On 20 October,1973, Queen Elizabeth II officially inaugurated the Sydney Opera House, 16 years after Danish architect Jørn Utzon had won an international design competition, being selected to oversee the project.
“I congratulate the people of Sydney, and indeed of Australia, on this remarkable addition to its architecture and to its cultural and community life”, the late Queen said at the inauguration. In Her speech, the Queen anticipated the great cultural value the venue would gain in the years to come.
The human spirit must sometimes take wings or sails and create something that is not just utilitarian or commonplace.Queen Elizabeth II
1. 16 years in the making
Although, as remarked by Her Majesty, the construction of the Opera House had “not been totally without problems”, including delays, price spikes and Utzon’s resignation, the building went on to become an “indisputable masterpiece of human creativity, not only in the 20th century but in the history of humankind”, as described in the listing of UNESCO World Heritage, to which it was inscribed in 2007.
“The Opera House was born of an urgent need for new creative expression”, the venue’s website reads. The need was such that the first concert took place even before the completion of the building. In 1960, American singer and civil rights activist Paul Robeson climbed the scaffolding and sang “Ol’ Man River” to construction workers.
Almost one month ahead of the official inauguration, the Australian Opera performed Prokofiev’s “War and Peace”, the first production to take place in a completed Opera House.
2. More than an opera house
As the most prominent human-made symbol of our national identity, it’s equal only to the koala and kangaroo in terms of its symbolic recognition.Sydney Opera House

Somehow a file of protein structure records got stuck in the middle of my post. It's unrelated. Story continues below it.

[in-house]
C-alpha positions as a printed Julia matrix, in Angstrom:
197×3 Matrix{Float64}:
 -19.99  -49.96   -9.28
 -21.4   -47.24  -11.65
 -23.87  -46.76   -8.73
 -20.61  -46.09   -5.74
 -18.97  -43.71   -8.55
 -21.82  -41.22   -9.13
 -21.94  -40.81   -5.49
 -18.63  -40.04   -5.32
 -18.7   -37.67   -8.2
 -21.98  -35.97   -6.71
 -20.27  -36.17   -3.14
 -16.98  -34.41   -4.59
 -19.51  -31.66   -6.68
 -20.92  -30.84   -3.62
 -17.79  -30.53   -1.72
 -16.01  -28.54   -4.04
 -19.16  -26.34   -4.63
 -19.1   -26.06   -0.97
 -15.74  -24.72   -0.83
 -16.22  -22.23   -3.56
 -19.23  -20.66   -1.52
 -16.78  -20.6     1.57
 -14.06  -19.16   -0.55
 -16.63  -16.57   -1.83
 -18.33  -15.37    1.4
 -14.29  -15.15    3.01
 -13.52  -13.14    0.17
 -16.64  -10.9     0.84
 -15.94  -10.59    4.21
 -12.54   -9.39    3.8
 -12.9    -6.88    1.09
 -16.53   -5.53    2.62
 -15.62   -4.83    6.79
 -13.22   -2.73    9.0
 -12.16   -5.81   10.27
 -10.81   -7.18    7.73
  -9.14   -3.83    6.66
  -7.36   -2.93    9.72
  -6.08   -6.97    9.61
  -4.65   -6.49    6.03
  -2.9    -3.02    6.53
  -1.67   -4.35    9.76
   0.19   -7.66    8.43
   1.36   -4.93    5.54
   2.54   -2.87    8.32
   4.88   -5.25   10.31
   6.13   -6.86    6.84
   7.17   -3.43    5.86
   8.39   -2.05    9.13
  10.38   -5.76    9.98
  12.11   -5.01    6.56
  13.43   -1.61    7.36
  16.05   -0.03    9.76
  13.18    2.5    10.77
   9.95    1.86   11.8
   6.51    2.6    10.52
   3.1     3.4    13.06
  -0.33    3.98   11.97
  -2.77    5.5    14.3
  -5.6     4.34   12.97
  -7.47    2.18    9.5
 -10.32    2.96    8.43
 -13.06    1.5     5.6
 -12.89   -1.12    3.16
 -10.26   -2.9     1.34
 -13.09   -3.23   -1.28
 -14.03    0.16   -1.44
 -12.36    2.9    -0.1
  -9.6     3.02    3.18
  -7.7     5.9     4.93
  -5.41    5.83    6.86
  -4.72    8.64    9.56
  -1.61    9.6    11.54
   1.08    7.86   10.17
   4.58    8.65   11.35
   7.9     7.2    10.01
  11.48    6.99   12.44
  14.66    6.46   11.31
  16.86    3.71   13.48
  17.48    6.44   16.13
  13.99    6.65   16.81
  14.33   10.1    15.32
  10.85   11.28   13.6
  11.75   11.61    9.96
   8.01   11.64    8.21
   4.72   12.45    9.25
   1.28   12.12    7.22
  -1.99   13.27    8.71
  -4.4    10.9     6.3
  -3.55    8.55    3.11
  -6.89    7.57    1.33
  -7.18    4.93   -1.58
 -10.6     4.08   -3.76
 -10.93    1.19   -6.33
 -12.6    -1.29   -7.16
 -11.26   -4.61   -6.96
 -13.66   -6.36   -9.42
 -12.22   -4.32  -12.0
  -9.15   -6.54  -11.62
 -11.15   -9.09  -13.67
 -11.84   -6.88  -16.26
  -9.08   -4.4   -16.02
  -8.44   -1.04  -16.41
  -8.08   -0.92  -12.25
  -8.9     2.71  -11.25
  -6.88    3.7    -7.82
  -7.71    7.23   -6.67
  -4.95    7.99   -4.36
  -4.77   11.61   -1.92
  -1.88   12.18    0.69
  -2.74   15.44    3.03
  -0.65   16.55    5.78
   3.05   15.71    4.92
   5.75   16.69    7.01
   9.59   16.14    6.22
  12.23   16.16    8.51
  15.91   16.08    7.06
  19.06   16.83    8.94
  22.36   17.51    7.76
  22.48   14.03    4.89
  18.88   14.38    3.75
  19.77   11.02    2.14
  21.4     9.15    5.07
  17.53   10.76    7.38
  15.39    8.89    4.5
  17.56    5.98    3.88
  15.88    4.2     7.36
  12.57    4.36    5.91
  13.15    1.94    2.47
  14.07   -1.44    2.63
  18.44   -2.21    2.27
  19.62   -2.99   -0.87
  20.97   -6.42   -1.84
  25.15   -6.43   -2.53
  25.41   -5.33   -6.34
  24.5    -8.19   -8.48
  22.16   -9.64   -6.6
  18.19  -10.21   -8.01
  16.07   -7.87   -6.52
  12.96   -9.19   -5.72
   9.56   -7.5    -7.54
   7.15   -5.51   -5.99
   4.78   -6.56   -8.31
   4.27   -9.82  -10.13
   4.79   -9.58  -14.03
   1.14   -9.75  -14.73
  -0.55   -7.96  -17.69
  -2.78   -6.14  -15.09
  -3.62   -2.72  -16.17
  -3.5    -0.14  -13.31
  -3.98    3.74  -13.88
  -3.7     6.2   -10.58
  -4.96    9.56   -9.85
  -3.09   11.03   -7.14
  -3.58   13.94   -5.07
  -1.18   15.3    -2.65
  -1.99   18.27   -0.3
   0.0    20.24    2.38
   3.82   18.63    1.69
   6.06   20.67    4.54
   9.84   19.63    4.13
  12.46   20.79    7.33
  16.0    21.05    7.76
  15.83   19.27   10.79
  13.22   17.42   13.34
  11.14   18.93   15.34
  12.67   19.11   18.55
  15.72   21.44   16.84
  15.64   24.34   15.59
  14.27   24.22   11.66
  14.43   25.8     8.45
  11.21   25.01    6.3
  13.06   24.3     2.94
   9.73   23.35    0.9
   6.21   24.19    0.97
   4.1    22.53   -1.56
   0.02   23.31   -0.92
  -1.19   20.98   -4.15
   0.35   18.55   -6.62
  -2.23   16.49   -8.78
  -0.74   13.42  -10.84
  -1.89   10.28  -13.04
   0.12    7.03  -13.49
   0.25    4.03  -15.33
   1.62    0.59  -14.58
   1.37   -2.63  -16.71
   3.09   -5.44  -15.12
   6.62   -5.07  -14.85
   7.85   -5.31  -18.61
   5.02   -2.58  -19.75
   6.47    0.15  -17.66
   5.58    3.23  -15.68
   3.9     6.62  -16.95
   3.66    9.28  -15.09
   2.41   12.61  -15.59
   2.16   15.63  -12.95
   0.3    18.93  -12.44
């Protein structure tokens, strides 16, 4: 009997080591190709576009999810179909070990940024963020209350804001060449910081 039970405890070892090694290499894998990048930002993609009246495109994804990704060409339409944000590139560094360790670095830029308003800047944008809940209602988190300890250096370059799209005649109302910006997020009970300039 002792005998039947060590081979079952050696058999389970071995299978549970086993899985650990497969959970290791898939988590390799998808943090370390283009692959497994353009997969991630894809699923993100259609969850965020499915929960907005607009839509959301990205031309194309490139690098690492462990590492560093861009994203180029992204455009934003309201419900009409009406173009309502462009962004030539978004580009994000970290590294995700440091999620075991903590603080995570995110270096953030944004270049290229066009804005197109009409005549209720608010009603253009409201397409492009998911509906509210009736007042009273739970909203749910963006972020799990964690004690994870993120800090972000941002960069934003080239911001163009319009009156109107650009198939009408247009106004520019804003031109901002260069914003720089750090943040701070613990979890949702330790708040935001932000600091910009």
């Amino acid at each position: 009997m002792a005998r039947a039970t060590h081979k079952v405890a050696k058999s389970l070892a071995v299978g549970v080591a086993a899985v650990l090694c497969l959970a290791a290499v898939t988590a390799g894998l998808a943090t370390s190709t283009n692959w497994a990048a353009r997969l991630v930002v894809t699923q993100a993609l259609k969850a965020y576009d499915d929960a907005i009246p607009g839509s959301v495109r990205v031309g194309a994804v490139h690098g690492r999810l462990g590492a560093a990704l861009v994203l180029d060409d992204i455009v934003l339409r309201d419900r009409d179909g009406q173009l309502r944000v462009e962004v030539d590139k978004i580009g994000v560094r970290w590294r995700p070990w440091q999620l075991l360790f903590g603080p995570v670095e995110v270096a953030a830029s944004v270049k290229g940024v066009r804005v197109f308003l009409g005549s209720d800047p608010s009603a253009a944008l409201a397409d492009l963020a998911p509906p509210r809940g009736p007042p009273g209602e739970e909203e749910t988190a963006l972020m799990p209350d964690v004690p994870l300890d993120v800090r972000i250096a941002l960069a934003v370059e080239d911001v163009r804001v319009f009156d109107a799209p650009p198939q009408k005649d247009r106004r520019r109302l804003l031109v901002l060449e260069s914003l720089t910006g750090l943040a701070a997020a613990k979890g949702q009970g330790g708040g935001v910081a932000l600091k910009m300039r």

Over the past 50 years, the Sydney Opera House has become synonymous with Australia, standing as a symbol of the country, similarly to France’s Eiffel Tower or Belgium’s Atomium. “It’s impossible to imagine Australia without the Opera House. As the most prominent human-made symbol of our national identity, it’s equal only to the koala and kangaroo in terms of its symbolic recognition. After five decades of storytelling and connection, it has never felt more relevant to the Australian experience”, reads the venue’s website.
Besides having become a landmark, the Opera House makes a point of not being just an opera house. “I think there’s a big misconception that we’re the classical arts”, explained chief customer officer for the Sydney Opera House, Jade McKellar. “We also have contemporary music. We have a big talks program, where we’ve had international and local speakers take it to our stages. We have children’s programming. Any time you come to the Opera House, there’ll be something on that somebody would be interested in.”
Over the years, besides symphonies and orchestras, the venue has welcomed the likes of Ella Fitzgerald, Prince, Sting, Bob Dylan, as well as great personalities, including Nelson Mandela and Pope John Paul II and, more recently, even a holographic appearance of Stephen Hawkin, discussing everything from theoretical physics to One Direction.
3. Celebrating First Nations
According to its 1961 Act, the Opera House exists to not only promote excellence and achievement in the arts, but as a meeting place for matters of local, national and international importance. It carries out that function to this day through programs that celebrate the rich vitality of First Nations culture. “We acknowledge the Gadigal, traditional custodians of Tubowgule, the land on which the Opera House stands”, the venue states.
For the 50th anniversary, Quandamooka artist Megan Cope has created a dedicated artwork, Whispers, made of shells and poles. With more than 85,000 oyster shells positioned across the Sydney Opera House precinct, the artist evokes the ancestral midden sites that were used on this site for Aboriginal celebrations and gatherings for thousands of years.